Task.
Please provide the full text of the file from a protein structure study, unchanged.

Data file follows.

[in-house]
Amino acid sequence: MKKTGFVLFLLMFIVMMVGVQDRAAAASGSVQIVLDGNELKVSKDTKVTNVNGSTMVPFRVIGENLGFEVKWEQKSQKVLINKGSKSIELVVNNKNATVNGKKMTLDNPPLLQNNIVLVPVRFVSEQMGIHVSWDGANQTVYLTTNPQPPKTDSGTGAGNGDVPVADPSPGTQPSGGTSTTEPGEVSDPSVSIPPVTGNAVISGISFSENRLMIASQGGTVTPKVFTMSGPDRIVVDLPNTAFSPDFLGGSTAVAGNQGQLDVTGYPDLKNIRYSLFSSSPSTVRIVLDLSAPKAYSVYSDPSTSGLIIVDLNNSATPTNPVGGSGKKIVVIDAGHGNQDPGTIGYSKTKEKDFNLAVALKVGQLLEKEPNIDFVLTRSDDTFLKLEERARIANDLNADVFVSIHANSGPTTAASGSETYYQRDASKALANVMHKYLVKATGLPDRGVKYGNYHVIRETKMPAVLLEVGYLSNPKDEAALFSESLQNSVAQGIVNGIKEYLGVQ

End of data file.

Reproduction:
[in-house]
Amino acid sequence: MKKTGFVLFLLMFIVMMVGVQDRAAAASGSVQIVLDGNELKVSKDTKVTNVNGSTMVPFRVIGENLGFEVKWEQKSQKVLINKGSKSIELVVNNKNATVNGKKMTLDNPPLLQNNIVLVPVRFVSEQMGIHVSWDGANQTVYLTTNPQPPKTDSGTGAGNGDVPVADPSPGTQPSGGTSTTEPGEVSDPSVSIPPVTGNAVISGISFSENRLMIASQGGTVTPKVFTMSGPDRIVVDLPNTAFSPDFLGGSTAVAGNQGQLDVTGYPDLKNIRYSLFSSSPSTVRIVLDLSAPKAYSVYSDPSTSGLIIVDLNNSATPTNPVGGSGKKIVVIDAGHGNQDPGTIGYSKTKEKDFNLAVALKVGQLLEKEPNIDFVLTRSDDTFLKLEERARIANDLNADVFVSIHANSGPTTAASGSETYYQRDASKALANVMHKYLVKATGLPDRGVKYGNYHVIRETKMPAVLLEVGYLSNPKDEAALFSESLQNSVAQGIVNGIKEYLGVQ